For tumor receptor therapy, both α- and β-emitters are important. α-particles are particularly good cytotoxic agents because they disperse a high amount of energy within a few cell diameters. The short-range of α-emitters are more attractive if the radiopharmaceutical is internalized into cancer cells. A high LET and a short mean tissue penetration depth are the characteristics of α-emitters. But unlike β-emitters, α-emitters can effectively and irreversibly cleave DNA by causing direct double-strand breaks. So their therapeutic efficacies are less dependent on the effects of temperature, oxygen, and radiation sensitizers. In contrast, the cross-fire effects of α-emitters are expected to be lower than those of β-emitters due to their shorter mean tissue penetration depths. Although, the cytotoxicity induced by α-particles is far more selective and generally they have strong therapeutic effects and low toxicity, their clinical usefulness is limited due to several shortcomings. In particular, most α-emitters are not readily available and expensive. Also, their decay process involves several steps before forming stable isotopes. In addition, radiolabeled α-emitters tend to have lower chemical stabilities than β- or γ-emitters (Fani et al. 2011b; Lee and Jeong 2012).

In practice, an α-emitter intended for therapeutic use should have a moderate half-life, a suitable nuclear chemistry, and easy availability. One of the most important therapeutic α-emitters is 211At because of its relatively long half-life of 7.21 h. 211At is produced in a cyclotron using the 209Bi(α,2n)211At reaction, and can be collected by dry distillation method. It decays either to 211Po by electron capture or to 207Bi by α-emission. 211Po emits an α-particle to become 207Pb, with a half-life of 0.516 s, whereas 207Bi emits a β-particle to become 207Pb, with a half-life of 33.4 years. Thus, most of the therapeutic activity of 211At is exerted by α-particles. Another useful α-emitter is lead-212 (212Pb). Lead-212 has a half-life of 10.6 h. It decay chain includes the short-lived isotopes bismuth-212, polonium-212, and thallium-208, which all emit either α or β emission during decay over about another hour. At the end of the decay chain the stable element is 208Pb. Lead-212 decays to 212Bi by emitting a β-particle. 212Bi then decays to 208Pb by emitting two α-particles and two β-particles. Thus, 212Pb is often referred to as an in vivo generator because it produces more potent daughter radionuclides after administration. 212Bi has a short half-life of 60.6 min, but if it is administered as a 212Pb, its effect is extended to about 11 h. However, precautions are required concerning the purity and stability of the radionuclide-ligand complex after decay to 212Bi (McDevitt et al. 1998; Lee and Jeong 2012).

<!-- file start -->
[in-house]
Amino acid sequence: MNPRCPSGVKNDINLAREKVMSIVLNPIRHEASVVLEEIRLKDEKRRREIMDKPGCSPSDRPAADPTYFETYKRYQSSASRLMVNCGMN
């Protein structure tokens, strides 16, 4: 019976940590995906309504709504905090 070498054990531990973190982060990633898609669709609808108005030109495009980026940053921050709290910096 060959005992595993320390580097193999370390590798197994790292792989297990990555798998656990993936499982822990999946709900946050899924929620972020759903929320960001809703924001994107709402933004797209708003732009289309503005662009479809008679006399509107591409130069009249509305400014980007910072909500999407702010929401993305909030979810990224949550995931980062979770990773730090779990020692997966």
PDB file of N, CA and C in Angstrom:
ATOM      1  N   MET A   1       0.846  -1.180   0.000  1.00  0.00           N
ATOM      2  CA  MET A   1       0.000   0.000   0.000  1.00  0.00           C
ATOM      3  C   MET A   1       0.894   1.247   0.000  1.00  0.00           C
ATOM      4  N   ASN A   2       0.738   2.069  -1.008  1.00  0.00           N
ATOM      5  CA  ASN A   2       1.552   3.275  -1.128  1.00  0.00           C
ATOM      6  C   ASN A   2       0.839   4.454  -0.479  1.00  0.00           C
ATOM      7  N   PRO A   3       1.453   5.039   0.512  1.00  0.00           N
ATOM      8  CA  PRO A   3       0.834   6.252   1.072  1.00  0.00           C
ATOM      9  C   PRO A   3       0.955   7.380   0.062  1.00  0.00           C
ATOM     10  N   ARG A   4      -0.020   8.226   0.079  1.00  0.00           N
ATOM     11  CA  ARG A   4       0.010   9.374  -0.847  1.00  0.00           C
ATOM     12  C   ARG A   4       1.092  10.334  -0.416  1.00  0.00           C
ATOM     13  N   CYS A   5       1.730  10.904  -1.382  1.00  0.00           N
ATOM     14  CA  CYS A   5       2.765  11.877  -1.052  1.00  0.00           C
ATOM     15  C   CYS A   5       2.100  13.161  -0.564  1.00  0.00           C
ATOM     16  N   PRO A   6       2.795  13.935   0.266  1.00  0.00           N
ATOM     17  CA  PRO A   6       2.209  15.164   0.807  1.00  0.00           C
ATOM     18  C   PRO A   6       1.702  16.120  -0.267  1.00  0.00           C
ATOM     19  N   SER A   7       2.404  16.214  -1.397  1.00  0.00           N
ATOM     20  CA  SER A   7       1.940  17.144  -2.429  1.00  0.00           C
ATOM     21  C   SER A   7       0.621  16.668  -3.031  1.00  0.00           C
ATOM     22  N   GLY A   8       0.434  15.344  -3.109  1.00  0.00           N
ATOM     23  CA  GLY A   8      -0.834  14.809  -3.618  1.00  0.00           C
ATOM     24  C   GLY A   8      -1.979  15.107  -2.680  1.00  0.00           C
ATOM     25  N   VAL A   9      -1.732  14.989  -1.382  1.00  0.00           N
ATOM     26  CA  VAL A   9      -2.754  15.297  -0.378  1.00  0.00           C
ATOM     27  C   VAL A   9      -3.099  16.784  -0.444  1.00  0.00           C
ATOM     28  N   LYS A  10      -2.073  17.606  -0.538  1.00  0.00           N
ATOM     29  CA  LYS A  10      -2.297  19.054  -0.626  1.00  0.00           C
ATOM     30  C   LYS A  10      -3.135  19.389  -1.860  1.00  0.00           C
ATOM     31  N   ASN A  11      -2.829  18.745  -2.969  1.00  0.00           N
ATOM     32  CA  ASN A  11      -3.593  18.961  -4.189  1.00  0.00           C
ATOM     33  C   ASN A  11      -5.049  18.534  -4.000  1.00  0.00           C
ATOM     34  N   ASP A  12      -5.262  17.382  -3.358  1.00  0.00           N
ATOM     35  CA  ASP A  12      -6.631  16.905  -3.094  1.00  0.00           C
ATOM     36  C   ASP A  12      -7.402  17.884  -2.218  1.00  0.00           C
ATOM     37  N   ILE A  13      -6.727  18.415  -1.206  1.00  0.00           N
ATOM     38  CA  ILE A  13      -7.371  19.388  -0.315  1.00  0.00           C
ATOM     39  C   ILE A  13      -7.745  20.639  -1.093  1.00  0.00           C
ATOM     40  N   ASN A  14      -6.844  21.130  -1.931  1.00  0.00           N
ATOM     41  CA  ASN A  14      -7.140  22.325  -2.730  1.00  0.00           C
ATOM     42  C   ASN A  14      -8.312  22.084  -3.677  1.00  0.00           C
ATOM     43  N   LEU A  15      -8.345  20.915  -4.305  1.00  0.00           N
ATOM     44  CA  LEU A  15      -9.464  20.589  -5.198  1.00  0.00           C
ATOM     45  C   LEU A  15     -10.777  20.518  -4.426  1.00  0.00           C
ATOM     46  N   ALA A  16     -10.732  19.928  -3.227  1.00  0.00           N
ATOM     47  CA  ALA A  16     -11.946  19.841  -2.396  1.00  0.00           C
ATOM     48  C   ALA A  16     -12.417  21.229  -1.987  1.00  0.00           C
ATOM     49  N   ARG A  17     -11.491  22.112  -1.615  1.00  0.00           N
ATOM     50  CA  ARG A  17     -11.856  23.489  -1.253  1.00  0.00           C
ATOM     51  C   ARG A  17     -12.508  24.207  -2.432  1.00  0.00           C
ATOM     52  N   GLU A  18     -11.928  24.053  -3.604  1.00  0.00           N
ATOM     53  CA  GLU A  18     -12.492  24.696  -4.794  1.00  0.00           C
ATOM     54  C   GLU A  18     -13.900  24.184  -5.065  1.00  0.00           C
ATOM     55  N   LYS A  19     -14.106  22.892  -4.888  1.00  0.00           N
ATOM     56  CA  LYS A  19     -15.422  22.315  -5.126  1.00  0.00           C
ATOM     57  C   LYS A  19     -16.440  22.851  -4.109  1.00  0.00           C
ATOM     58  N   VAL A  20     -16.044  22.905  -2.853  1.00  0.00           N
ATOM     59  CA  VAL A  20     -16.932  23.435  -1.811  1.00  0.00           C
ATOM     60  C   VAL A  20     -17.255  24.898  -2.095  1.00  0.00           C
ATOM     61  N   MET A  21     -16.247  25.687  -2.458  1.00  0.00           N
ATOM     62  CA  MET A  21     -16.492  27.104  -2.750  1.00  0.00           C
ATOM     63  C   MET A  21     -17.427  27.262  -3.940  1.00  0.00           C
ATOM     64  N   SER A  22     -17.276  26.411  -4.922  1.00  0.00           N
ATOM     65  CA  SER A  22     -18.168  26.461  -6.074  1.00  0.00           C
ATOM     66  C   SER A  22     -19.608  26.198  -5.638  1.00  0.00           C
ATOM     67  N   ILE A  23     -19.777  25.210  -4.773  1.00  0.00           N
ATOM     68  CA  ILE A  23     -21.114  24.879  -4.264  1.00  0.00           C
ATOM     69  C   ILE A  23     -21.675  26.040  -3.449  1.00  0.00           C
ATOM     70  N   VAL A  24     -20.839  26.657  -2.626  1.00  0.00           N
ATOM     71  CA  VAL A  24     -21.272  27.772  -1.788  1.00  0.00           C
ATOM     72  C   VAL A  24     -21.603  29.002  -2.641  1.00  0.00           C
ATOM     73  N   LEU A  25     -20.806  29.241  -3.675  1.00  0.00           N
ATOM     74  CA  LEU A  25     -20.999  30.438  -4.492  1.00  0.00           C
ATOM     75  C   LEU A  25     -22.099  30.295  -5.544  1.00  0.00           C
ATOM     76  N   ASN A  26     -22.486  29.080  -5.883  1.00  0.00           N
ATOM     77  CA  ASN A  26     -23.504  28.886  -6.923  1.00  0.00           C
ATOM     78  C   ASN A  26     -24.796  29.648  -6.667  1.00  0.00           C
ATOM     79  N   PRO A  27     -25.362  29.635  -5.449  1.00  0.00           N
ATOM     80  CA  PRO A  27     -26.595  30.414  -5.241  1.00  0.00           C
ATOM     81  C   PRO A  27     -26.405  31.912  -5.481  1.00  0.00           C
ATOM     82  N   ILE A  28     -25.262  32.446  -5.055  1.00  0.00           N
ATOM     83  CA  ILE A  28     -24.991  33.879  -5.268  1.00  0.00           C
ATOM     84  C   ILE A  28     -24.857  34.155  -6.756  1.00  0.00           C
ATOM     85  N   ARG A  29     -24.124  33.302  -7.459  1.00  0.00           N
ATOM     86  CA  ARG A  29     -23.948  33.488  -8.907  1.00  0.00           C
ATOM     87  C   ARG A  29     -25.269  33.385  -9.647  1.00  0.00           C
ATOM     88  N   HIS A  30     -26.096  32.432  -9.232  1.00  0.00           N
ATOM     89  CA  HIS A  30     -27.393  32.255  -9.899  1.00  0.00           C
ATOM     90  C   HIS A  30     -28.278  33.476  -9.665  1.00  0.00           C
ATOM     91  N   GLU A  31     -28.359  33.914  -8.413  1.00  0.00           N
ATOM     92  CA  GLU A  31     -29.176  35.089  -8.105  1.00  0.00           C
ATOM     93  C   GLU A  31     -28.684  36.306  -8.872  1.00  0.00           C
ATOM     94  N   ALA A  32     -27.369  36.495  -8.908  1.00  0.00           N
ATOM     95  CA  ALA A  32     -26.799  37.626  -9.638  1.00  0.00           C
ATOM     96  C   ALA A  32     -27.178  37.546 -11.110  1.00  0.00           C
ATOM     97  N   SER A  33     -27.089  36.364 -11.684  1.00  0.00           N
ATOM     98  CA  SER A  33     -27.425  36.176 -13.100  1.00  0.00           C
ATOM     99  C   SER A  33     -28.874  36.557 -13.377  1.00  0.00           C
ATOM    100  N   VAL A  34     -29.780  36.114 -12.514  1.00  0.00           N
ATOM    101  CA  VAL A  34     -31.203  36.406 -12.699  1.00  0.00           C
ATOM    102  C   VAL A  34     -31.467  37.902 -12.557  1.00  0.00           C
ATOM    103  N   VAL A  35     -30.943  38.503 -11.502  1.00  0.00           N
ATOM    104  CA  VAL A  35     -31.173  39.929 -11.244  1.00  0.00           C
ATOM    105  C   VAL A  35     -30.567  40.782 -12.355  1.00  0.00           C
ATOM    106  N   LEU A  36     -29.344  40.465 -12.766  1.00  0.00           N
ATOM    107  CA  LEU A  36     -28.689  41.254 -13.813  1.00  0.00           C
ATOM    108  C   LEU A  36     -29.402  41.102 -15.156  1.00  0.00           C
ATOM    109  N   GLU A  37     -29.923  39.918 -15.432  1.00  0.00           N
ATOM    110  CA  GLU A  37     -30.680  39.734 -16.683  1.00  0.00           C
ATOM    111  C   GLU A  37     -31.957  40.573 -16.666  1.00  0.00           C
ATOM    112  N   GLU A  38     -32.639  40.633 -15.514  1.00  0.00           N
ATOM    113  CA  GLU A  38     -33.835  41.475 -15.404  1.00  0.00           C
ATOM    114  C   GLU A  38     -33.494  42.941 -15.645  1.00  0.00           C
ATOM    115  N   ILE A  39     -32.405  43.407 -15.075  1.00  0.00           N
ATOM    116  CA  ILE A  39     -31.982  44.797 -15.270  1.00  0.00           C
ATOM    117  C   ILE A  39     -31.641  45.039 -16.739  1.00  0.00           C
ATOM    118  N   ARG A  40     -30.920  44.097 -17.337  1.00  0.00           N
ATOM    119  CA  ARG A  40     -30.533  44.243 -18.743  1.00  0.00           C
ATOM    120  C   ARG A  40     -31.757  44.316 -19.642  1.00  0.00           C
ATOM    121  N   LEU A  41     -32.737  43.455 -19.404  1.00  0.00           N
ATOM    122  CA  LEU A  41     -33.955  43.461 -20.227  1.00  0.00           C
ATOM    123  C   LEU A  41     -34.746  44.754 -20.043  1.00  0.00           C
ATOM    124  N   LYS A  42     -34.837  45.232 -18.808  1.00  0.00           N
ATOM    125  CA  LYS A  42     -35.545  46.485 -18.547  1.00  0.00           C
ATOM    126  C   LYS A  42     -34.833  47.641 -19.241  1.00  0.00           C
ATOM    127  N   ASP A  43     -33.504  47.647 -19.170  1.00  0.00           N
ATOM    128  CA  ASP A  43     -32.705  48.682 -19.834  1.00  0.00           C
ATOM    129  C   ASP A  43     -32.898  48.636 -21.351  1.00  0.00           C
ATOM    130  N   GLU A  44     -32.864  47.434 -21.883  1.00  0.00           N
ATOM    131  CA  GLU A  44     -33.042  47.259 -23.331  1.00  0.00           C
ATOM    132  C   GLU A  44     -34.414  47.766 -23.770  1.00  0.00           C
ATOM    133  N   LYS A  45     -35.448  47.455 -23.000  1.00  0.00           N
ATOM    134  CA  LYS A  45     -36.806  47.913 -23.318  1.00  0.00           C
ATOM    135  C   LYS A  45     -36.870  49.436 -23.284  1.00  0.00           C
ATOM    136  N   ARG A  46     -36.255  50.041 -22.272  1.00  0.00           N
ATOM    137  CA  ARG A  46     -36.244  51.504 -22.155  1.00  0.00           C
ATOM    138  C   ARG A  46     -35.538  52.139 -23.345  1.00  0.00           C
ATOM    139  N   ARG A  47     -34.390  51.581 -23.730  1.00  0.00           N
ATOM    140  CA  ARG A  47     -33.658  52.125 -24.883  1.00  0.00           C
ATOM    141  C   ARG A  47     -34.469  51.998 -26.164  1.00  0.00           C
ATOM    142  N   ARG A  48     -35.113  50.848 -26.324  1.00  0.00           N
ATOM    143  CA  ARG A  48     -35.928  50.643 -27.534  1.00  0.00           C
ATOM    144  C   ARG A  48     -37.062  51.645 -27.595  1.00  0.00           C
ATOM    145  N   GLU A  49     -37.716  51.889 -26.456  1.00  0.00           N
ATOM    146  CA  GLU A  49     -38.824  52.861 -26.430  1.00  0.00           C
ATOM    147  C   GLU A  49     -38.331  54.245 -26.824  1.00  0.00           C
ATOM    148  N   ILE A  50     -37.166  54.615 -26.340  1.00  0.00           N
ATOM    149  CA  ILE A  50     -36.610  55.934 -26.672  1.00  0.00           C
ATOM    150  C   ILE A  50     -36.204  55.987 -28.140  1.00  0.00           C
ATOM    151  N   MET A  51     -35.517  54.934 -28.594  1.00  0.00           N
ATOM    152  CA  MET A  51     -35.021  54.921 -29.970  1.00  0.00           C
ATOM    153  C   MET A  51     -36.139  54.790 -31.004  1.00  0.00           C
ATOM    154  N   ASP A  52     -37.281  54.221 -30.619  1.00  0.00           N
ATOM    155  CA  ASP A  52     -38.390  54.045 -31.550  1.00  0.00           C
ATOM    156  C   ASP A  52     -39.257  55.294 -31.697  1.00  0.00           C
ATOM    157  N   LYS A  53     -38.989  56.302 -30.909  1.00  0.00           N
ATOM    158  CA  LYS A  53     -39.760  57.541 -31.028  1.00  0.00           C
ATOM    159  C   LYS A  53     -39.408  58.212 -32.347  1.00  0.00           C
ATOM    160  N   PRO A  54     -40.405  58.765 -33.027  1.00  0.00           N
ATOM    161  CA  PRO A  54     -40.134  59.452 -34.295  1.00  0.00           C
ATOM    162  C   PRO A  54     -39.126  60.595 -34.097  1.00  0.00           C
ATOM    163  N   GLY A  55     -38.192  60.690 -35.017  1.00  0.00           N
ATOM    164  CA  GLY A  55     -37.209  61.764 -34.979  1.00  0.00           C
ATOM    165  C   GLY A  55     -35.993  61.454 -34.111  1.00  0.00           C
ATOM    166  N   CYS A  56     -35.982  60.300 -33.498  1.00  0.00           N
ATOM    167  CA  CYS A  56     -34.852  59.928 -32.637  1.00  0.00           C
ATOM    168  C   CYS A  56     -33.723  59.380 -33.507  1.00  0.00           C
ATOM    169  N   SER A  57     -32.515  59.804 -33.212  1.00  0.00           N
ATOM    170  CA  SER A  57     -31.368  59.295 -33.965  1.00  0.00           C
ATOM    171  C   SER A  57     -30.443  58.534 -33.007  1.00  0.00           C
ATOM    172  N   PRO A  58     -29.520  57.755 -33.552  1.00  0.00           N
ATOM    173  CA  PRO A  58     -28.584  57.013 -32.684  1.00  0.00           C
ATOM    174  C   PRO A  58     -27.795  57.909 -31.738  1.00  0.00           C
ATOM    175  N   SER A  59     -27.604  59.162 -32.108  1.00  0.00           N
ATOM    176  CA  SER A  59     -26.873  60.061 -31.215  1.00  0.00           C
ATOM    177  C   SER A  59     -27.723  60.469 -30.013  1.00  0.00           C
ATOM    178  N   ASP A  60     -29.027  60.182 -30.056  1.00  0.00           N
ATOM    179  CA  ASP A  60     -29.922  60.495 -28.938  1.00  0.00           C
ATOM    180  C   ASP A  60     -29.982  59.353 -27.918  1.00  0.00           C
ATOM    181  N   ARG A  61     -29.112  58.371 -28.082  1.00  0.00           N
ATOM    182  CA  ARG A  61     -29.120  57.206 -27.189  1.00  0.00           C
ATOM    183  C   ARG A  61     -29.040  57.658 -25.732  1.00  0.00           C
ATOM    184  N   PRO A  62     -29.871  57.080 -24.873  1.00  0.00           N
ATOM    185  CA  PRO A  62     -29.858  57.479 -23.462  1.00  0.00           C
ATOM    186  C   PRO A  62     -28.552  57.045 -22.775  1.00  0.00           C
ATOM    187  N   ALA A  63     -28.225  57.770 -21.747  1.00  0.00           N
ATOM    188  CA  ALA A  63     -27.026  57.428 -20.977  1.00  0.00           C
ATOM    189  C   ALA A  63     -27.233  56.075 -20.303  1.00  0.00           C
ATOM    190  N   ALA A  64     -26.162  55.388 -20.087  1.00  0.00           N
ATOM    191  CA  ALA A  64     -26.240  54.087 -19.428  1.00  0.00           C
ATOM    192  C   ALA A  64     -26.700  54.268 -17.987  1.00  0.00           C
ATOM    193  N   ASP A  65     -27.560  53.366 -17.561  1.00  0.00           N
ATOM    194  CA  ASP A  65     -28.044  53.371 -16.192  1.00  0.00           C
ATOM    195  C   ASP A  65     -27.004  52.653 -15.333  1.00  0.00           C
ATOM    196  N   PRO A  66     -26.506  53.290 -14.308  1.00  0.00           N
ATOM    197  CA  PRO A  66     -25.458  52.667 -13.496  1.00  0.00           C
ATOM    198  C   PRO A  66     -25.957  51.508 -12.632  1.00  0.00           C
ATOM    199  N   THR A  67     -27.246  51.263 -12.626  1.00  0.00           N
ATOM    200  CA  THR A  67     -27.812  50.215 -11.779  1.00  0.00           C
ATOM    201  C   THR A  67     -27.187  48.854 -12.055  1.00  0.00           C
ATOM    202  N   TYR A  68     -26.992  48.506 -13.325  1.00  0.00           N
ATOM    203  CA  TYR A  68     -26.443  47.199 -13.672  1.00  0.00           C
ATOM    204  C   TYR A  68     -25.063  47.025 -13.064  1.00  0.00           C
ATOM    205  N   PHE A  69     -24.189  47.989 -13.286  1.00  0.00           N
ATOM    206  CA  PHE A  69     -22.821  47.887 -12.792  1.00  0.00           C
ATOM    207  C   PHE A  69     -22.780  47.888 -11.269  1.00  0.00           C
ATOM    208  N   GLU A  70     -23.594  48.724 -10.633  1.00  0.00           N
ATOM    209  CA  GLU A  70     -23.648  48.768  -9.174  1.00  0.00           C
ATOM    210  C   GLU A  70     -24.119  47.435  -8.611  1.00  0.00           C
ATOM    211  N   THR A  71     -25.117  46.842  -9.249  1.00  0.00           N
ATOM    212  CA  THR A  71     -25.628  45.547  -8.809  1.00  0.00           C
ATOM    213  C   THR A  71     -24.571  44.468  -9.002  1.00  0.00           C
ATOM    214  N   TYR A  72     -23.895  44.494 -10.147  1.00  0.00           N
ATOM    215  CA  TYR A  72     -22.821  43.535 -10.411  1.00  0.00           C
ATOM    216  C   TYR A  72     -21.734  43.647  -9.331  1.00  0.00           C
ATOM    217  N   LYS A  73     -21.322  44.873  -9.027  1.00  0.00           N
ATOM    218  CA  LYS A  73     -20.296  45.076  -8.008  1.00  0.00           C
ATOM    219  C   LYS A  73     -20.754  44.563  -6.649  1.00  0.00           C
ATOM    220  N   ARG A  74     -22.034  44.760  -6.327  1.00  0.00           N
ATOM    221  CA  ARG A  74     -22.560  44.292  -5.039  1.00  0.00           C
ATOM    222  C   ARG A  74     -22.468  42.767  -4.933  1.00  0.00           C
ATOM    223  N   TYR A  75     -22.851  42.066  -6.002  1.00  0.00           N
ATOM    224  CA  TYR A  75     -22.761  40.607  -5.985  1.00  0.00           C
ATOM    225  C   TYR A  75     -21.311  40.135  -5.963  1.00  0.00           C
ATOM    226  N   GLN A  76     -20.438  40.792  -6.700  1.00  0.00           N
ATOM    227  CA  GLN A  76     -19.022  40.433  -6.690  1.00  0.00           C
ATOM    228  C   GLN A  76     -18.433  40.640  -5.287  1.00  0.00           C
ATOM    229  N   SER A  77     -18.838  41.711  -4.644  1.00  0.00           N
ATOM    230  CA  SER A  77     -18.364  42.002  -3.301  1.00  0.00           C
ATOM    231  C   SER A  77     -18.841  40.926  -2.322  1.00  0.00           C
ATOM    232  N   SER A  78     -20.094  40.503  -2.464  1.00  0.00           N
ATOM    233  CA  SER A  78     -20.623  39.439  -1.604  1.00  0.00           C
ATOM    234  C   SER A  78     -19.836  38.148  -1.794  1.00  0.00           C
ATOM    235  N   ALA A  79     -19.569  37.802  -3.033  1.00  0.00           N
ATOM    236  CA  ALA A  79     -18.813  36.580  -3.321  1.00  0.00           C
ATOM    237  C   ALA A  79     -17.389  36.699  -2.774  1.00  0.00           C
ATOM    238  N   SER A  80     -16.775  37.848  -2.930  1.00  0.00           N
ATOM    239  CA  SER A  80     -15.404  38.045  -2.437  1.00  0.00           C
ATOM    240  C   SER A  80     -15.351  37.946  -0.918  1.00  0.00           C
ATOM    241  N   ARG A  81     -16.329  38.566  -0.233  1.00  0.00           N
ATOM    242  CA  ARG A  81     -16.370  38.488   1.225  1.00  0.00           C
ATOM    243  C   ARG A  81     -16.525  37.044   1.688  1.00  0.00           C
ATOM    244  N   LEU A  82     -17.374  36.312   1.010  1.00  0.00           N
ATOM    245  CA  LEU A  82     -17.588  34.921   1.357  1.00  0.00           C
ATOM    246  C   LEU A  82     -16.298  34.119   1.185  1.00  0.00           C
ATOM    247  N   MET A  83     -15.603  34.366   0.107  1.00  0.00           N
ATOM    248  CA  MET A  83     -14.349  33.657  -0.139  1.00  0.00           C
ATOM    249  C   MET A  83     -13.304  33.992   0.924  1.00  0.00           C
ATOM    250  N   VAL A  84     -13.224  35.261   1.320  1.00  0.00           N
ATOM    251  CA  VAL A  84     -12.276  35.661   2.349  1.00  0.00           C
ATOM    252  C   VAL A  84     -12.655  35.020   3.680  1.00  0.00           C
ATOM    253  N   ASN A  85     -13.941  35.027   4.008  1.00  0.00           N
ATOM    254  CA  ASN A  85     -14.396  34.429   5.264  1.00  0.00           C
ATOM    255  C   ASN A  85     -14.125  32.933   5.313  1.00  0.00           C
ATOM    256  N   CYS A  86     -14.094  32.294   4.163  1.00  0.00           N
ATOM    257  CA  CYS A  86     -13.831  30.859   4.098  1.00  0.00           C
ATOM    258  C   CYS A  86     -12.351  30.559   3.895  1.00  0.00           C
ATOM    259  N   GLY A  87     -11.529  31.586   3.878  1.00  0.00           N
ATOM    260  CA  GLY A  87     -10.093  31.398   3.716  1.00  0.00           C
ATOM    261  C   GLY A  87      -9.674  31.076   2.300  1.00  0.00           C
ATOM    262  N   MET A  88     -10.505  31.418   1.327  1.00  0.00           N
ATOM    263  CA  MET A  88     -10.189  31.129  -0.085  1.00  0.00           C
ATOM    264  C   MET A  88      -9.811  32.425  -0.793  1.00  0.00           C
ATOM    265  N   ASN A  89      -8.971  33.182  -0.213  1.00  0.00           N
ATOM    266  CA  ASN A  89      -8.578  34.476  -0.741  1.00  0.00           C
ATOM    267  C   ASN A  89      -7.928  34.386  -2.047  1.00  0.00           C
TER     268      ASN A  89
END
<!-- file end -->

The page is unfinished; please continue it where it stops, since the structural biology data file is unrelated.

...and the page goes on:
Recently, a radioimmunoconjugate containing the recombinant humanized monoclonal antibody trastuzumab conjugated with the bifunctional chelator TCMC ((1,4,7,10-tetra-(2-carbamoylmethyl)-1,4,7,10-tetraazacyclododecane), and radiolabeled with the α-emitting isotope 212Pb was evaluated as antitumor agent against HER2 expressing tumors. It has been shown that upon administration, 212Pb-TCMC-trastuzumab binds with high affinity to the extracellular domain of human epidermal growth factor receptor 2 (HER2); after internalization, the radioconjugate delivers a cytotoxic dose of α-radiation to the HER2-expressing tumor cells while sparing normal surrounding cells, due to the short path length of the α-particles. HER2, a tyrosine kinase receptor, is overexpressed on the cell surface of several cancers. The new agent, 212Pb-TCMC-trastuzumab has been authorized by the FDA to be administered to patients who have failed standard therapy and have HER2 expressing tumors mainly in the abdominal region.